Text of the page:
Spring 2024 - IAT 339 D100
Web Design and Development (3)
Class Number: 3589
Delivery Method: In Person
Advanced theory and implementation of web media from a design perspective. Students will design and develop web media that focuses on communication and design issues for a variety of users. This course will address design methods and approaches for technical aspects such as content management, responsive design, and server-side support.
This course presumes you are prepared and willing to learn how to design the front-end of websites and code them by hand using HTML and CSS. If you are stronger in either aspect (designing or coding), the challenge for this course is for you to become stronger in the opposing aspect.
You will also be expected to develop websites in an accessible, semantic and responsive fashion by default, making use of fully standards compliant HTML and CSS.
COURSE-LEVEL EDUCATIONAL GOALS:
- Identify and analyze user purpose and experience in accessing web content.
- Prioritize and assess platform specific considerations in user's expectations of web design.
- Develop and analyze user requirements for the web for a variety of users.
- Critically analyze affordances of different web design paradigms and explain potential uses.
- Develop, implement and critique solutions to web design problems.
- Apply current industry web design standards (eg. coding practice, search engine optimization), tools (eg. file versioning, wireframing), and content management systems.
- Classify legal and ethical issues in publishing content on the web.
- Participation 5%
- Quizzes 45%
- Group Projects 20%
- Individual Projects 30%
This course uses the SIAT standard grading scale for final letter grades:
|Letter grade||Percentage range|
|A+||95% to 100%|
|A||90% to 95%|
|A-||85% to 90%|
|B+||80% to 85%|
|B||75% to 80%|
|B-||70% to 75%|
|C+||65% to 70%|
|C||60% to 65%|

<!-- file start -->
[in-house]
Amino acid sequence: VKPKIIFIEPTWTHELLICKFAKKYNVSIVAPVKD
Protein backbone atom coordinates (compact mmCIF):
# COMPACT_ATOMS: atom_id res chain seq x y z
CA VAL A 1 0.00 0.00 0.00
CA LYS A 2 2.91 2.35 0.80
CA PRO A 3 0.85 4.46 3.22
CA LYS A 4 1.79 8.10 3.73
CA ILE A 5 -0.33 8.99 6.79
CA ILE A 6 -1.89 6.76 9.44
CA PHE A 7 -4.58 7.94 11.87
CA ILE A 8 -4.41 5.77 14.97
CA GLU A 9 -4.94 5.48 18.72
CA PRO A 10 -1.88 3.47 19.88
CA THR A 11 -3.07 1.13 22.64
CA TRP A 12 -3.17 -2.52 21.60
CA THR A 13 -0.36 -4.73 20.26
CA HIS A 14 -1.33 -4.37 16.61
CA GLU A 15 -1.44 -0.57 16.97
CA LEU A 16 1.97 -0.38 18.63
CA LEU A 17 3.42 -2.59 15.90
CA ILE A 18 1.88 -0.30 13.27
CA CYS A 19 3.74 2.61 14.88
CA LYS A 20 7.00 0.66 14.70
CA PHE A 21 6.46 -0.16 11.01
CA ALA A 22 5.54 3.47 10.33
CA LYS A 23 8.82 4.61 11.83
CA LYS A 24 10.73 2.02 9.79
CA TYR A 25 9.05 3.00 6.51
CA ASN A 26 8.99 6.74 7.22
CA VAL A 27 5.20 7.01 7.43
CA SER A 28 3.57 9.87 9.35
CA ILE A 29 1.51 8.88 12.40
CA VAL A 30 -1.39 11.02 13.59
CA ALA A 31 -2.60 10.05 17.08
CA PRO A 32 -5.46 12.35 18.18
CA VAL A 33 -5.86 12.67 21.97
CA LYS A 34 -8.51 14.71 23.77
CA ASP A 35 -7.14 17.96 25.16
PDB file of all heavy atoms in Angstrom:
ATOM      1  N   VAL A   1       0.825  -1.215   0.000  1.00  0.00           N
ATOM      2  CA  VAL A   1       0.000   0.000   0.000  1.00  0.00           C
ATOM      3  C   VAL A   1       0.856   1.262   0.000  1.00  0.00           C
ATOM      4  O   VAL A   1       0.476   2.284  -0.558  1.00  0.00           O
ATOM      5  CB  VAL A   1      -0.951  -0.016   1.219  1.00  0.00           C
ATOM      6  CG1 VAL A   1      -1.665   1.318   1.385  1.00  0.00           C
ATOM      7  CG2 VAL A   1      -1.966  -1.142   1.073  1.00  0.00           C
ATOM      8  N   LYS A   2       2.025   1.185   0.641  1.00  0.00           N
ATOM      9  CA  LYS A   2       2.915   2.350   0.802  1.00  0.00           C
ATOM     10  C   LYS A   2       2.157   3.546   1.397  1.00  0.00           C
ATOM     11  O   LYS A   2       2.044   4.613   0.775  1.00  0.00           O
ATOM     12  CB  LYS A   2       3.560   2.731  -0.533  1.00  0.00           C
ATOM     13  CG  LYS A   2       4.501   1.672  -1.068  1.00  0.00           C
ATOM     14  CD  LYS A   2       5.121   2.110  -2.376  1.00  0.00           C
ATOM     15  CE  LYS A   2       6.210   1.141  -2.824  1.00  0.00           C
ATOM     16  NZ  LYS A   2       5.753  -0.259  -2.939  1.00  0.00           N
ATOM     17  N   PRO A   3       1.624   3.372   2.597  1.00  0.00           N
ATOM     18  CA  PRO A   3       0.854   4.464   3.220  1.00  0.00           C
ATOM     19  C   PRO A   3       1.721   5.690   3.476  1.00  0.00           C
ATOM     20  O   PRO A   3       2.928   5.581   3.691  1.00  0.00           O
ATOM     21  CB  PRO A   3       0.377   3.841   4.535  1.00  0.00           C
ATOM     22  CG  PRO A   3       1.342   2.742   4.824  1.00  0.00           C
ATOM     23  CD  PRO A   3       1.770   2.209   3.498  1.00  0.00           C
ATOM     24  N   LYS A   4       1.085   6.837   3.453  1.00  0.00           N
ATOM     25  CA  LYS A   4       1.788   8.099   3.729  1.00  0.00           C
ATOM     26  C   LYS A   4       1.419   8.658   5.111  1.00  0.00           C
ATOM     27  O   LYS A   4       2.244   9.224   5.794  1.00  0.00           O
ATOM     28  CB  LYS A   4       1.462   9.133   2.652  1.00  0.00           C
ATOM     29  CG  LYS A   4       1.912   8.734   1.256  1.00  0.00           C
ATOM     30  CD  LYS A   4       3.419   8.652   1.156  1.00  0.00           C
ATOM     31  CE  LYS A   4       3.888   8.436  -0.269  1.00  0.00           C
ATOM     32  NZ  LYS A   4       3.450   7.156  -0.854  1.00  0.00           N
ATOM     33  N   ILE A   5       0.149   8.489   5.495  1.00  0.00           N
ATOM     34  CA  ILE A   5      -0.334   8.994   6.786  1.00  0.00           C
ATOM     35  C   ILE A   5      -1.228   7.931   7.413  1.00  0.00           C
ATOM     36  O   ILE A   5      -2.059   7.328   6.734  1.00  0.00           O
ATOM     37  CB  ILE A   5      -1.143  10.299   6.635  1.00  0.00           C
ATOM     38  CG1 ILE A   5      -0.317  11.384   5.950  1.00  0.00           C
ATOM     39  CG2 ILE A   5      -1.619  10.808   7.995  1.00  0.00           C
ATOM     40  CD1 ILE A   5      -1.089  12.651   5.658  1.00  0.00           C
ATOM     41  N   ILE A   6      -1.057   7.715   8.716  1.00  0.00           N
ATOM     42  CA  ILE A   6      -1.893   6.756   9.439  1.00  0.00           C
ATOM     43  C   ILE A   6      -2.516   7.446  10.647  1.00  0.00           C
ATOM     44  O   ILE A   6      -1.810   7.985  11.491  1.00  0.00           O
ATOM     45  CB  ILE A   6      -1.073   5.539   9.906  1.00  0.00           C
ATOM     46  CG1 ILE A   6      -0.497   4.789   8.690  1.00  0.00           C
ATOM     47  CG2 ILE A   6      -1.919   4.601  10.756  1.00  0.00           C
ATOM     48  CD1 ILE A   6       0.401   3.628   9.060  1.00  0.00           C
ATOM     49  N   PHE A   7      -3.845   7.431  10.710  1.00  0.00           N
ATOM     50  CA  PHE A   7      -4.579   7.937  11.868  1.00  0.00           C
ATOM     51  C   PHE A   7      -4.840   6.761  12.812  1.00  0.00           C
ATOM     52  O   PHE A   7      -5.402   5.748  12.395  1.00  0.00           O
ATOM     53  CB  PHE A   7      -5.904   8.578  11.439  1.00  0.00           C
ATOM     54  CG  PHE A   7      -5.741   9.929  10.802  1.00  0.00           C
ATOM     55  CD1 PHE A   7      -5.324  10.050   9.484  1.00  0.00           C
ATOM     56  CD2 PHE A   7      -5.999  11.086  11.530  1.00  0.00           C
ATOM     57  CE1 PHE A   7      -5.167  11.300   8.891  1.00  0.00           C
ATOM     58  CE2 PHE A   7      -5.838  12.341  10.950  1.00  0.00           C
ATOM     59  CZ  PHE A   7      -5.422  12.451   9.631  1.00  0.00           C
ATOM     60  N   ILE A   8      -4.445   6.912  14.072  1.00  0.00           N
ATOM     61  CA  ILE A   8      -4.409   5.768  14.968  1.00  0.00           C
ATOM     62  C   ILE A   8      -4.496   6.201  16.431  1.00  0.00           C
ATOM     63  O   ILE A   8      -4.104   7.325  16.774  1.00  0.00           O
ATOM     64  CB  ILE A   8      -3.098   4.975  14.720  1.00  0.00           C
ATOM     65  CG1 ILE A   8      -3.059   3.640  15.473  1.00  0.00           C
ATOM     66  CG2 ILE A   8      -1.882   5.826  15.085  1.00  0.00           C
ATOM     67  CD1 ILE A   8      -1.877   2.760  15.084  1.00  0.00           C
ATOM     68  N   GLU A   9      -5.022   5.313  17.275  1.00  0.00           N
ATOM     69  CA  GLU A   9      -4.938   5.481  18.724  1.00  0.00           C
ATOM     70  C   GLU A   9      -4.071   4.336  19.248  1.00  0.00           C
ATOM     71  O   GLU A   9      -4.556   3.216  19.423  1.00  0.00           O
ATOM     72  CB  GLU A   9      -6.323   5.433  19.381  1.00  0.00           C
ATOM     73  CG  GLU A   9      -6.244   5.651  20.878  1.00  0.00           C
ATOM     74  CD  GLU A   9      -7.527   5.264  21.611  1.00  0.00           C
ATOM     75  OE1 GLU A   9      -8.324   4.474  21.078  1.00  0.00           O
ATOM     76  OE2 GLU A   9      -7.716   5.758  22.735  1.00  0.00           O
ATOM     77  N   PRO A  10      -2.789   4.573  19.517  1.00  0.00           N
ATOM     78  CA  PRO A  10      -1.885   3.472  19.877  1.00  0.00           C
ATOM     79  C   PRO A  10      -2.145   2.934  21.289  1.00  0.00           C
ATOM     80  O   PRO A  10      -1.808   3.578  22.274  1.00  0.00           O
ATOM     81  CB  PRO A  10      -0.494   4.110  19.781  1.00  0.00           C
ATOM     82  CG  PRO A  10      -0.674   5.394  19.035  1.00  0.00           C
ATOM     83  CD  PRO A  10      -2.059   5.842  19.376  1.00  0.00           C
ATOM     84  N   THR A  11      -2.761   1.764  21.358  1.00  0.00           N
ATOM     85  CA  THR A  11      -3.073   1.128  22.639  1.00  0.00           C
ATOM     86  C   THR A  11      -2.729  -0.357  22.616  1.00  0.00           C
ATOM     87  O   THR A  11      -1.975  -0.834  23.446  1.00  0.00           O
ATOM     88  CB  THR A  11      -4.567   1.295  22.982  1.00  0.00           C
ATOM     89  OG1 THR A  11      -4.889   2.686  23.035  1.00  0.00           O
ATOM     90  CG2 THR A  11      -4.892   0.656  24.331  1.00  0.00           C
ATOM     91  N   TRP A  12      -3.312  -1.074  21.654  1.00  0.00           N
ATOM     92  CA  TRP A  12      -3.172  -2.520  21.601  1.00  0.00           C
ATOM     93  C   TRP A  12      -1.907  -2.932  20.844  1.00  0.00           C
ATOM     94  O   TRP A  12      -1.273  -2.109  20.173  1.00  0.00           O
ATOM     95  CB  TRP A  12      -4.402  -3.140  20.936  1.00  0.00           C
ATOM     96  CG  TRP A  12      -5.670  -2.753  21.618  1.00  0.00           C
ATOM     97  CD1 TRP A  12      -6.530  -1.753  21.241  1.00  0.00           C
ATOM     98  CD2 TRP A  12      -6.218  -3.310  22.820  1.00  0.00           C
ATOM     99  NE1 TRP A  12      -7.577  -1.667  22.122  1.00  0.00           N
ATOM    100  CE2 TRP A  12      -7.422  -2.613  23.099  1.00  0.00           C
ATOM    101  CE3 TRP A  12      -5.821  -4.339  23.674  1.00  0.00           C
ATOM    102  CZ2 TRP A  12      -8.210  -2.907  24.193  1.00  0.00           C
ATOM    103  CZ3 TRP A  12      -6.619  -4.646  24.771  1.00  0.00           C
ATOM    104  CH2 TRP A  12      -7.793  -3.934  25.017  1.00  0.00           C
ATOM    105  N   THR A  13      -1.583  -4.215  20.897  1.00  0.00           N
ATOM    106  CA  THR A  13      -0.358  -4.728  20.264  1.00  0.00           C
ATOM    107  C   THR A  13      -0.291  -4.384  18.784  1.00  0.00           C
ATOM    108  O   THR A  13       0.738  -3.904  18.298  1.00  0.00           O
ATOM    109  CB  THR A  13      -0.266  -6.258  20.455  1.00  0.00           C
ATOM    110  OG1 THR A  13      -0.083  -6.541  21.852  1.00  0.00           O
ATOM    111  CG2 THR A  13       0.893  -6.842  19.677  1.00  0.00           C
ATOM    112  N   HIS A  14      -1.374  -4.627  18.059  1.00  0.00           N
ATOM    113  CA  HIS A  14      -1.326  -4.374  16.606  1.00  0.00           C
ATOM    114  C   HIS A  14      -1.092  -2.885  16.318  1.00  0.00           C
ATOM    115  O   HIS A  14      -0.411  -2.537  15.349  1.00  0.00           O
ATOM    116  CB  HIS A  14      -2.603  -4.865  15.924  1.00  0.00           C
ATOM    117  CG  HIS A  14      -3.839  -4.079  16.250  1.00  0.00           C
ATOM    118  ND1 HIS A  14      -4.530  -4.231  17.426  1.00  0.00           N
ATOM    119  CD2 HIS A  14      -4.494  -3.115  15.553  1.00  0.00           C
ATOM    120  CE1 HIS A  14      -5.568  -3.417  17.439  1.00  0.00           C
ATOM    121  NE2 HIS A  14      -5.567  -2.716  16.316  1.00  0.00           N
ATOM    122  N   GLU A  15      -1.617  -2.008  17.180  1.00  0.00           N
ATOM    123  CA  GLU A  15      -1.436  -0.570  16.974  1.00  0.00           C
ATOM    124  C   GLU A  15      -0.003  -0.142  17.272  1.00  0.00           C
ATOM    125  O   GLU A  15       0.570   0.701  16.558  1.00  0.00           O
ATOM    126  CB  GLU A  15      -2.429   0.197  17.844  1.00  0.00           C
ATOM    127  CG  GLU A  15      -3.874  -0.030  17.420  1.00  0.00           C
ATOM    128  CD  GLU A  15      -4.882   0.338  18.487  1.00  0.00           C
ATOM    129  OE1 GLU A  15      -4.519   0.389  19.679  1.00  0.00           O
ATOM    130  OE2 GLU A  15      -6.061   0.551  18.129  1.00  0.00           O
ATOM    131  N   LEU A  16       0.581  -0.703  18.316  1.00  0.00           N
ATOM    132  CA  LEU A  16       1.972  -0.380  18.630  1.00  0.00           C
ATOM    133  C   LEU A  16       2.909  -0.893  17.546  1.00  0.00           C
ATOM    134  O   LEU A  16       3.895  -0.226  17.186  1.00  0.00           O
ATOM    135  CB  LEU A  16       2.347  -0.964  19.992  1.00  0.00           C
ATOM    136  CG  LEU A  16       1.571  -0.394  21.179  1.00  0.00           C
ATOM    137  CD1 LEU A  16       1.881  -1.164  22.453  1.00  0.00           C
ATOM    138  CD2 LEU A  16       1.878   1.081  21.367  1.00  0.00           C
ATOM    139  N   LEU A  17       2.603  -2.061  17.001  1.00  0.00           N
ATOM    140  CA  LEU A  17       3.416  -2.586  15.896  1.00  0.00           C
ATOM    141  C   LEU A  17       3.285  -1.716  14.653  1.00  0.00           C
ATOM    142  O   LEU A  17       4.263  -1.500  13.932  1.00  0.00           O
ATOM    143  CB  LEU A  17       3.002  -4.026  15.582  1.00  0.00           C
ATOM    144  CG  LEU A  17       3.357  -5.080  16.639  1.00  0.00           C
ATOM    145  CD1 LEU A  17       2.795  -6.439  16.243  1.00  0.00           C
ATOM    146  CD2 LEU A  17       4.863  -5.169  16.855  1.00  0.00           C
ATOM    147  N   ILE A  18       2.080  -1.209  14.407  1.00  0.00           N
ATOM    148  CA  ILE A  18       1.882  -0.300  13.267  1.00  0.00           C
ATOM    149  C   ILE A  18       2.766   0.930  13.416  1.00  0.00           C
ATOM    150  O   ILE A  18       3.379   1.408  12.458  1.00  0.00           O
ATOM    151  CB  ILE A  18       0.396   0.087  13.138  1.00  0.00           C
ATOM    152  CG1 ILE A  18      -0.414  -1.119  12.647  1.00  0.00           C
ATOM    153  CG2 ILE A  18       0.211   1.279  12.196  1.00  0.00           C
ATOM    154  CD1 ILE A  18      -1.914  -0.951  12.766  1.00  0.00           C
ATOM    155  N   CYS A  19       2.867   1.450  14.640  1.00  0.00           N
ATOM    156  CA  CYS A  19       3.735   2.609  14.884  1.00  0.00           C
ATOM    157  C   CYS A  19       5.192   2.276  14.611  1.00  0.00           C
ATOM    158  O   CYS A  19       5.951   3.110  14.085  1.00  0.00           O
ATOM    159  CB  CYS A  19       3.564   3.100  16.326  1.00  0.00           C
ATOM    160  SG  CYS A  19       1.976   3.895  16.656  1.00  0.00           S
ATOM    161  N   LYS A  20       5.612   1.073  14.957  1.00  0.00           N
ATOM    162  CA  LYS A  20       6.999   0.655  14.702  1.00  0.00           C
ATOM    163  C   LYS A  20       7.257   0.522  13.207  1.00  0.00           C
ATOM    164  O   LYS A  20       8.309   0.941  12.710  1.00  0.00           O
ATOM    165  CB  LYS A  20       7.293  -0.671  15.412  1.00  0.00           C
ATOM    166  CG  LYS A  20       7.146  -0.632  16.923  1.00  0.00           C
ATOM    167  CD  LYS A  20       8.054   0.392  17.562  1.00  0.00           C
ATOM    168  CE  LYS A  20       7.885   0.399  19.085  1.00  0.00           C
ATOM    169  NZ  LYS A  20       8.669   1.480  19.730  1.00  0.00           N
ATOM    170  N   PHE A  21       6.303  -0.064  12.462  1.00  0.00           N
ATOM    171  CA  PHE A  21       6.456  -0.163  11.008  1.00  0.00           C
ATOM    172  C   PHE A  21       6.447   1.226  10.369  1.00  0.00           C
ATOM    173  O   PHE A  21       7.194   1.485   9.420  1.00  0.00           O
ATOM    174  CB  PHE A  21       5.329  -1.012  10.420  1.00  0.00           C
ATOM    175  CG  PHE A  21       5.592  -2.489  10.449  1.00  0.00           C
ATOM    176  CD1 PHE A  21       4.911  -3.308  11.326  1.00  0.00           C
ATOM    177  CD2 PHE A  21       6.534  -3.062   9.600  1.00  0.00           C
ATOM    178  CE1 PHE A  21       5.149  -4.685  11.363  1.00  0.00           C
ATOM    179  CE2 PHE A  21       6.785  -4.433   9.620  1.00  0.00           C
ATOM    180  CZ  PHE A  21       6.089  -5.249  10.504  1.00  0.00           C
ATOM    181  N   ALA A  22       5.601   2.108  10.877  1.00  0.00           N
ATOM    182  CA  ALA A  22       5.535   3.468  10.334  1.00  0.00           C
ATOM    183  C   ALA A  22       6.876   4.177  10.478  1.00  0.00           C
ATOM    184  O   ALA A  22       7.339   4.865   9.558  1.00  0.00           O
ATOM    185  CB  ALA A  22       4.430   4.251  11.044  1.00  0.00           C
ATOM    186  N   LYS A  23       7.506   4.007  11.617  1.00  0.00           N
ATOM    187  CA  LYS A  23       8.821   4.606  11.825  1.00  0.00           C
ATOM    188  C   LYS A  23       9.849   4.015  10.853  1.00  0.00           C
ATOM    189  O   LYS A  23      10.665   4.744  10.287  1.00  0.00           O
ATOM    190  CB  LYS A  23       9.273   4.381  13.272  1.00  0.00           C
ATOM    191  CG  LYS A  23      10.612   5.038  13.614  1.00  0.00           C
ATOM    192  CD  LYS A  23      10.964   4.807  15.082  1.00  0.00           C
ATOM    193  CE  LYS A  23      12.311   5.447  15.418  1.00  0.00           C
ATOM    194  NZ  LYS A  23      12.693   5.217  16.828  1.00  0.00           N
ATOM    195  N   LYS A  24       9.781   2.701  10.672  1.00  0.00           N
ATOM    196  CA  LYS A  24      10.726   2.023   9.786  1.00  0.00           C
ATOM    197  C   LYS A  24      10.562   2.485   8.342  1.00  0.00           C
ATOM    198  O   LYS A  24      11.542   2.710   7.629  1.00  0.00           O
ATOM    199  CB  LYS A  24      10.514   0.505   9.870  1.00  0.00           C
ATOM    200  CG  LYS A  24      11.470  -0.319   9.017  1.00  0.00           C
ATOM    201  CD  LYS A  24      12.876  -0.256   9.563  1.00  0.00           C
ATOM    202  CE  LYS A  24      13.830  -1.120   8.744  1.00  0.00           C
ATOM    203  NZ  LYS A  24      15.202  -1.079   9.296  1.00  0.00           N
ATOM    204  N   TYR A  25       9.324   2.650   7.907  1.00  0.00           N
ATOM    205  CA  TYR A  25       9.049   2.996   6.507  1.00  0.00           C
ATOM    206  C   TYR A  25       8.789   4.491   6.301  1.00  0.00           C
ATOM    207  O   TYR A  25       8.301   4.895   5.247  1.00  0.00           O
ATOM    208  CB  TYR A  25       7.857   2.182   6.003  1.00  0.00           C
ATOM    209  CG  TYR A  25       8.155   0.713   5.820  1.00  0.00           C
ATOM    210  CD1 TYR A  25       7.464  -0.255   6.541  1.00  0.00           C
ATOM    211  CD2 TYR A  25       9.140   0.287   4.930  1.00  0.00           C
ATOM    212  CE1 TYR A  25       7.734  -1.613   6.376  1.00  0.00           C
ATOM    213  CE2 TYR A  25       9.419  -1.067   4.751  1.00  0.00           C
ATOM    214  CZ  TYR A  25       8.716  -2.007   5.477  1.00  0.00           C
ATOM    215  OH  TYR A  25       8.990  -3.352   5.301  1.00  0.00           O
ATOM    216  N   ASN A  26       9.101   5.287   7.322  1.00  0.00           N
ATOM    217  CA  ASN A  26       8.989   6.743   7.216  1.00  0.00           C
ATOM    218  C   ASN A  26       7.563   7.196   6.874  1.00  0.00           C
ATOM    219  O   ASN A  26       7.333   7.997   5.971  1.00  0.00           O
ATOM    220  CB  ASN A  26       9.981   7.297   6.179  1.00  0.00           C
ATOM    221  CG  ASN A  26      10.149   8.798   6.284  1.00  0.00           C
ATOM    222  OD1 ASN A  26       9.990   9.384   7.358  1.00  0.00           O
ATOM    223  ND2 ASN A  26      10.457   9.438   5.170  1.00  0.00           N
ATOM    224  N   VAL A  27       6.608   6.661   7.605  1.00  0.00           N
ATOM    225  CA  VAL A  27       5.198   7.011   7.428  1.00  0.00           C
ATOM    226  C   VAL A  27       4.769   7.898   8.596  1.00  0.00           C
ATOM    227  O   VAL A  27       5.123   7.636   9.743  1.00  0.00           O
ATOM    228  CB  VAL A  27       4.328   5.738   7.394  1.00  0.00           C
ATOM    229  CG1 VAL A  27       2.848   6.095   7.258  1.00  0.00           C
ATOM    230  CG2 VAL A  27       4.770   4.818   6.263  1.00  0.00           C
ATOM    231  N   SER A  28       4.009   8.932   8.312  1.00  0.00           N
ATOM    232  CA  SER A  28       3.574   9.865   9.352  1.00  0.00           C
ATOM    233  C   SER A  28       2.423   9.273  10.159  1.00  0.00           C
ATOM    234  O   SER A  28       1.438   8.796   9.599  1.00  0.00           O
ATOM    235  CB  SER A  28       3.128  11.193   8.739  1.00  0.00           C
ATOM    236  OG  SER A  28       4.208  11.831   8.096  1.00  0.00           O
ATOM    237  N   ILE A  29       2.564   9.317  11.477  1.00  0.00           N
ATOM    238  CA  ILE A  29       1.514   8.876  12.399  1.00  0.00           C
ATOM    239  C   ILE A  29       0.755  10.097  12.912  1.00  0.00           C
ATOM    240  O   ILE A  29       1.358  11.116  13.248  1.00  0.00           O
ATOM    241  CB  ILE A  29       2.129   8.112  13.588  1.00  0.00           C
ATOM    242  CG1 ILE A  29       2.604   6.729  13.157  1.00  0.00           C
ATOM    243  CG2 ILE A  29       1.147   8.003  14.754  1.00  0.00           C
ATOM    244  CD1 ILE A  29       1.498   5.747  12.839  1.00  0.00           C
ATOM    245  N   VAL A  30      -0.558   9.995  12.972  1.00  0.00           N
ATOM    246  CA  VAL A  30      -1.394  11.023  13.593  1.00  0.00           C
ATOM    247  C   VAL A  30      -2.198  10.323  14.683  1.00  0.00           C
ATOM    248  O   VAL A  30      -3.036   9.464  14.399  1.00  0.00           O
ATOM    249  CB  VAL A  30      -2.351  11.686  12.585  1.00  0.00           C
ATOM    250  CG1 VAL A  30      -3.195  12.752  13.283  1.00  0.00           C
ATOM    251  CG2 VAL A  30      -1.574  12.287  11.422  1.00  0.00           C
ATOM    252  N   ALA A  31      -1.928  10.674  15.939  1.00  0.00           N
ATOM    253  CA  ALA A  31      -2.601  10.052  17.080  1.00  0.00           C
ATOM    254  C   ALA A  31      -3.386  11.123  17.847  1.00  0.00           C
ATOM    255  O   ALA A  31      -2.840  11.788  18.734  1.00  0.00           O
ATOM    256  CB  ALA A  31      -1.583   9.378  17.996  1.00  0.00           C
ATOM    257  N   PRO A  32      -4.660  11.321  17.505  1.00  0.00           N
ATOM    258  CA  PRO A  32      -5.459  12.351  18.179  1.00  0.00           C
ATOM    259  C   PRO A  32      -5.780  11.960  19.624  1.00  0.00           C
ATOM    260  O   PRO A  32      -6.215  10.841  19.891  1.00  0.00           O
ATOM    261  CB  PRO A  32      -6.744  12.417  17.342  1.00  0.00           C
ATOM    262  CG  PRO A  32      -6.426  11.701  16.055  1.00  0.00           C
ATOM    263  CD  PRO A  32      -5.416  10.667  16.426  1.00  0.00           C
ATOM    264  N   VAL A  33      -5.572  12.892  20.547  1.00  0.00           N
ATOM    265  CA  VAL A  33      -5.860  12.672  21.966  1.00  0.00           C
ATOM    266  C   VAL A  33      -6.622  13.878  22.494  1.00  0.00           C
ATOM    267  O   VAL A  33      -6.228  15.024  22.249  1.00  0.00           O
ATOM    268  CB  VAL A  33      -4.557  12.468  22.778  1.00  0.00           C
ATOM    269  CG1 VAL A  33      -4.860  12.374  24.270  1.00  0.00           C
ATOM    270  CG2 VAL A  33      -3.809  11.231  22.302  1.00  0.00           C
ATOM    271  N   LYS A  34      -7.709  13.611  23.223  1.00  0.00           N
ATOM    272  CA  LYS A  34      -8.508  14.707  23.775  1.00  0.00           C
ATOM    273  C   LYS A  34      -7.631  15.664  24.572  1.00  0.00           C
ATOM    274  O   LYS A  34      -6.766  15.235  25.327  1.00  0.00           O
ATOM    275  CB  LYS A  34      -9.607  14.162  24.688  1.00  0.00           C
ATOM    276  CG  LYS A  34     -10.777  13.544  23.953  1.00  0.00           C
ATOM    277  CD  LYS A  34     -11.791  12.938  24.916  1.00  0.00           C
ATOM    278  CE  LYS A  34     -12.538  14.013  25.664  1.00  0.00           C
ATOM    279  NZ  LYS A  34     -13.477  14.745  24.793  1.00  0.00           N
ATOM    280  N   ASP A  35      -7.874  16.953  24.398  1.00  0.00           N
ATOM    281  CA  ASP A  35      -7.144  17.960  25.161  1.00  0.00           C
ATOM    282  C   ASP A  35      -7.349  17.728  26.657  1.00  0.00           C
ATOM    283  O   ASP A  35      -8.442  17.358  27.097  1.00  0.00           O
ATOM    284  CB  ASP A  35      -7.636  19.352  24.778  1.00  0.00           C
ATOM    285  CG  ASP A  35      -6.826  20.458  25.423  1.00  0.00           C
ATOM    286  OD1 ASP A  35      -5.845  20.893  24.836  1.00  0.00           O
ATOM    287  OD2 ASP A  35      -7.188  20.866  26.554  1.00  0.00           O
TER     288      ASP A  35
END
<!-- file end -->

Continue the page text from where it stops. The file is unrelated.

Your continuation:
|C-||55% to 60%|
|D||50% to 55%|
|F||0% to 50%|
MATERIALS + SUPPLIES:
For this term you will need access to:
- A laptop or tablet
- A code editor
- A web browser (we will use Chrome at the start of the term)
- An FTP client (we will use Cyberduck)
- A git client (we will use GitHub Desktop)
If you have a preference for another type of software you are welcome to use it.
Readings will be available digitally through Canvas.
REQUIRED READING NOTES:
Your personalized Course Material list, including digital and physical textbooks, are available through the SFU Bookstore website by simply entering your Computing ID at: shop.sfu.ca/course-materials/my-personalized-course-materials.
ACADEMIC INTEGRITY: YOUR WORK, YOUR SUCCESS
SFU’s Academic Integrity website http://www.sfu.ca/students/academicintegrity.html is filled with information on what is meant by academic dishonesty, where you can find resources to help with your studies and the consequences of cheating. Check out the site for more information and videos that help explain the issues in plain English.
Each student is responsible for his or her conduct as it affects the university community. Academic dishonesty, in whatever form, is ultimately destructive of the values of the university. Furthermore, it is unfair and discouraging to the majority of students who pursue their studies honestly. Scholarly integrity is required of all members of the university. http://www.sfu.ca/policies/gazette/student/s10-01.html